posted by carsonb at 4:49 PM PST - 20 comments

After the Final Curtain

After the Final Curtain: Photographically documenting neglected and abandoned theaters throughout the United States. [via]
posted by brundlefly at 4:40 PM PST - 6 comments

On Monday, me and some dudes are gonna tailgate outside the Kellogg School of Management before the Sveriges Riksbank Prize in Economic Sciences in Memory of Alfred Nobel is announced.

"I remember back in the '90s, when I first heard about their discovery of cell receptors activated by pathogenic microorganisms. I was in this bar called Alumni Club on Clark Street in Chicago. It's gone now, which is fine because it was terrible. Doesn't matter, I guess, but me and my buddies had just polished off a mound of wings and, like, seven buckets of Corona when this dude comes in blabbing about the critical role dendritic cells play in adaptive immunity. I almost kicked the hell out of him on the spot, but I have to admit the slides he brought made me a believer." Dennis O'Toole uses the Nobel Prize to satirize sports commentary in hilarious fashion. (SLNPR)
posted by jbickers at 3:33 PM PST - 9 comments

Only a few weeks late

In 1987 Apple predicted a complex language voice assistant built into something called the Apple Knowledge Navigator, a tablet computer. With today's announcement of the refined (and integrated) version of Siri, it appears they were less than a month off.
posted by mrzarquon at 1:17 PM PST - 408 comments

The Manga of Miyazaki

If you recognize the name Hayao Miyazaki, it's most likely due to his anime films. But along with his involvement in animation, Miyazaki has produced some manga and illustrated story books. Part of the reason his work in still images is less known is lack of translation and distribution. That's where the fans come in, digging up and translating many Miyazaki works, back to his first published manga, which was a serious serialized work, in 1969-1970. [more inside]
posted by filthy light thief at 12:21 PM PST - 33 comments

Inside the Russian Short Wave Enigma

UVB-76 is a Russian short wave station that has enthralled and mystified enthusiasts for decades.
posted by reenum at 12:20 PM PST - 60 comments

Reading this post will destroy your soul

The Motif of Harmful Sensation (or as TV Tropes calls it, the Brown Note) is a recurring idea in literature: physical or mental damage that a person suffers merely by experiencing what should normally be a benign sensation. The phenomenon appears in both traditional and modern stories. [more inside]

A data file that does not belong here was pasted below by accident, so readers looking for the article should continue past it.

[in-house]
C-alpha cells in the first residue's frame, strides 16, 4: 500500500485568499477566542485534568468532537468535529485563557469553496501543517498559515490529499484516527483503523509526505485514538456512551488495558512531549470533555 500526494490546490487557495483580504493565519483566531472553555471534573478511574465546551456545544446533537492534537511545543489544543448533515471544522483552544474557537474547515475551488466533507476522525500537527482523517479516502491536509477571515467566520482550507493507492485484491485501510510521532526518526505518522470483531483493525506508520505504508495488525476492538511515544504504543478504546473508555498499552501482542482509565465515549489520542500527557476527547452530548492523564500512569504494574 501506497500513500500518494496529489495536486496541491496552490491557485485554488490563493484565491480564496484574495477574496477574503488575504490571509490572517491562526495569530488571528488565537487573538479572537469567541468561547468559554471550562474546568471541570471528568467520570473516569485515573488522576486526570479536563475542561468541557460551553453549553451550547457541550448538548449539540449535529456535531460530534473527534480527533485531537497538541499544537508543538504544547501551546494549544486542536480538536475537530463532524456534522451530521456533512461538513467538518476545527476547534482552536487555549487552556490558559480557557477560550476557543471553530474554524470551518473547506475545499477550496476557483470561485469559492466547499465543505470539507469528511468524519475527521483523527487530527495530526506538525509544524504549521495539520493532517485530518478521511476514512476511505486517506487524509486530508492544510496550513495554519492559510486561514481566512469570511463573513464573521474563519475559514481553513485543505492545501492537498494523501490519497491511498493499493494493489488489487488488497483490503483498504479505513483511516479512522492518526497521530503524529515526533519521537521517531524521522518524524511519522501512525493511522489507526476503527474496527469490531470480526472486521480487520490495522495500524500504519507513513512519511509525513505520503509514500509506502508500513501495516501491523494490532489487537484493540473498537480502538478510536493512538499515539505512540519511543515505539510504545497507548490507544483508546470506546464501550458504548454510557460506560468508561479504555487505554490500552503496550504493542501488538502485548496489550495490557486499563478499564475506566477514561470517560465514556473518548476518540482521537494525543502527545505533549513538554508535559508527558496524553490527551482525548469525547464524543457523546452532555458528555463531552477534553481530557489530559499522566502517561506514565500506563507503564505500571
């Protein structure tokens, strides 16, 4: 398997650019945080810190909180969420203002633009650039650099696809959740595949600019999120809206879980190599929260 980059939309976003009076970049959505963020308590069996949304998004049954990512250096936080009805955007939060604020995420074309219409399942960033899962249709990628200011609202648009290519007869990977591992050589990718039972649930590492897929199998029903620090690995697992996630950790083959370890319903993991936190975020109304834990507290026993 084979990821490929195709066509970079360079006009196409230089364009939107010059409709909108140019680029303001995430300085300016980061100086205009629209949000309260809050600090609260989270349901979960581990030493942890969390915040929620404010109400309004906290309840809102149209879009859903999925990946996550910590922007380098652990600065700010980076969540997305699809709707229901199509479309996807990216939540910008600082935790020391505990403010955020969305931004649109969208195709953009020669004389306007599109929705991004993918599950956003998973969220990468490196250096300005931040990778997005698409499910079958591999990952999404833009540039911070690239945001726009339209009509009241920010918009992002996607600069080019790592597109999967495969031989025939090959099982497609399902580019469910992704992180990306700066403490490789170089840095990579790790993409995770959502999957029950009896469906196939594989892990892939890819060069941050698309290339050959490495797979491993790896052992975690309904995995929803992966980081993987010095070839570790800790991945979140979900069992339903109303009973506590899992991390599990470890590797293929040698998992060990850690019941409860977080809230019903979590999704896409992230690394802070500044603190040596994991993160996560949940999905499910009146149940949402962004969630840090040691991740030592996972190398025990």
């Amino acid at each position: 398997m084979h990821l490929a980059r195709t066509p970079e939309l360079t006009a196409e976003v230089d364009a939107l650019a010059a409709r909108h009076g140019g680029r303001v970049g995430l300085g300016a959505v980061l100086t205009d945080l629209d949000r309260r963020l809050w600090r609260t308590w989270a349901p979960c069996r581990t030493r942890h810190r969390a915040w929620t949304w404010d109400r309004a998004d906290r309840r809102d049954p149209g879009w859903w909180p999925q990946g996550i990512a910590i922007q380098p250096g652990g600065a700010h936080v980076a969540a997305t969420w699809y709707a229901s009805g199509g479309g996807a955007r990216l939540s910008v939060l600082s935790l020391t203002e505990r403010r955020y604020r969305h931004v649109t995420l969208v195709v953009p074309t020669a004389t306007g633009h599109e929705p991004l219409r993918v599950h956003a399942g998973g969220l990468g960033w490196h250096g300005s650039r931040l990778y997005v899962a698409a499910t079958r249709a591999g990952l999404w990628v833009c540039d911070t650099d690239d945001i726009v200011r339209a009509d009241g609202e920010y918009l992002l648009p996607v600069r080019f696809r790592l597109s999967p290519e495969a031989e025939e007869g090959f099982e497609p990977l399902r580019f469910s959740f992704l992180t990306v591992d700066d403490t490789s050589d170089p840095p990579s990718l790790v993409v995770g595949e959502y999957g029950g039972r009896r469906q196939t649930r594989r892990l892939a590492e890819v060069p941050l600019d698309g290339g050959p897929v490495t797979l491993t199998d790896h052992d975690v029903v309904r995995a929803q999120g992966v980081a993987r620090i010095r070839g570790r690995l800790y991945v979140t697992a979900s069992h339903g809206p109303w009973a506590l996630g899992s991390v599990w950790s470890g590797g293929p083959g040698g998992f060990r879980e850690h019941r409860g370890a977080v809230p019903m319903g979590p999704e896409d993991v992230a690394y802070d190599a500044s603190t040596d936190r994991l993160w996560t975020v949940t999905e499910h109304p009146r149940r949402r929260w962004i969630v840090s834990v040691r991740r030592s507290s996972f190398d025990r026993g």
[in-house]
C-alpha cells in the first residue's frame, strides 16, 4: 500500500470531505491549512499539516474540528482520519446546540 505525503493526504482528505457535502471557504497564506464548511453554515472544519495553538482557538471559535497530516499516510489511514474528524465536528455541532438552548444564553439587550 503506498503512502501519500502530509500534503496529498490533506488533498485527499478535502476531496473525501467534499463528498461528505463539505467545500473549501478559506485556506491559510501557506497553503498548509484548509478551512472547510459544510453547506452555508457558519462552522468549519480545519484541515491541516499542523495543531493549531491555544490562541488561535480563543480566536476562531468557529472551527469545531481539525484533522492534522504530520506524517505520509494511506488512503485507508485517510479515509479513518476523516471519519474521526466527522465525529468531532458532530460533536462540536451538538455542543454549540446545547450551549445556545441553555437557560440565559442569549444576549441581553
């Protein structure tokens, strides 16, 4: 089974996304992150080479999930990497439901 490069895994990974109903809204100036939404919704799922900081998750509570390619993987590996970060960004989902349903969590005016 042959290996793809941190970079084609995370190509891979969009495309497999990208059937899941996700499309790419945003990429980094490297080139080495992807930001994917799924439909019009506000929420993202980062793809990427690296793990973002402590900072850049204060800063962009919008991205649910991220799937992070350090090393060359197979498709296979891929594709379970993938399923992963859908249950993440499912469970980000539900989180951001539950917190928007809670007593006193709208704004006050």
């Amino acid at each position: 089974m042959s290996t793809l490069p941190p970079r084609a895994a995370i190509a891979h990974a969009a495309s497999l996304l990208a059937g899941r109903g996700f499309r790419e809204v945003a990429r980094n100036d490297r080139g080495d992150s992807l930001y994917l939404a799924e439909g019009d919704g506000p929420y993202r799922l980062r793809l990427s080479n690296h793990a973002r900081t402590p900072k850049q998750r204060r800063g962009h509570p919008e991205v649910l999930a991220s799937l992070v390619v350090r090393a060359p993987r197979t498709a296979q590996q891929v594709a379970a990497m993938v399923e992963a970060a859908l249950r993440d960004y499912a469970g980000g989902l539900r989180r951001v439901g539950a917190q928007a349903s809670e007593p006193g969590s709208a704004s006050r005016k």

posted by modernserf at 10:57 AM PST - 87 comments

Bridge of Signs

Most people know that Venice has long been threatened by chronic flooding, but in recent years the Queen of the Adriatic has faced a rising tide of a different sort: advertising. From the Doge's Palace to St. Mark's Square to the bittersweet Bridge of Sighs -- named for the grief its splendid views once inspired in crossing death row prisoners -- immense billboards lit late into the night now mar the city's most treasured places. Allegedly built to cover the cost of restoration work in the face of government cutbacks, the ads have brought in around $600,000 per year since 2008 -- a fraction of the shortfall -- and show no sign of going away any time soon. Their presence prompted a consortium of the world's leading cultural experts led by the Venice in Peril Fund to air an open letter demanding the city government put a stop to the placards that "hit you in the eye and ruin your experience of one of the most beautiful creations of humankind." Mayor Giorgio Orsoni, for one, was not moved, saying last year "If people want to see the building they should go home and look at a picture of it in a book."
posted by Rhaomi at 10:39 AM PST - 60 comments

Ohhh Pretty Woman

Margaret "Peg" Hughes took to the stage in 1660, as Desdemona, in Shakespeare's Othello. Samuel Pepys thought her "a mighty pretty woman."
posted by treasure at 10:31 AM PST - 14 comments

In ur bookmarks, tagging ur fanfic

The restructuring of Delicious offended a large subset of its users- the slashfic fangirls. [more inside]
posted by cereselle at 9:23 AM PST - 68 comments

"You are all individuals!" "I'm not!"

You need a permit (PDF) to use amplified sound in New York City. Which the #OccupyWallStreet protesters haven't got. So they've come up with a unique solution for transmitting their message - the human microphone.
posted by scalefree at 9:05 AM PST - 112 comments

"They Shall Not Pass - No Pasaran!"

"As the sun rose on that fateful day, thousands of blackshirts gathered in the cool morning air, trading jokes and cigarettes. Their boots and belts were well-polished. Those with peaked caps wore them at no angle but the true. The Union’s flags hung limply on their poles, waiting to be unfurled and waved in the faces of the fearful public. Hundreds of policemen – also, in a technical sense, in black shirts, boots and belts – formed up alongside the Fascist column, determined to escort them on an errand that none thought wise or good but which no one had said was illegal.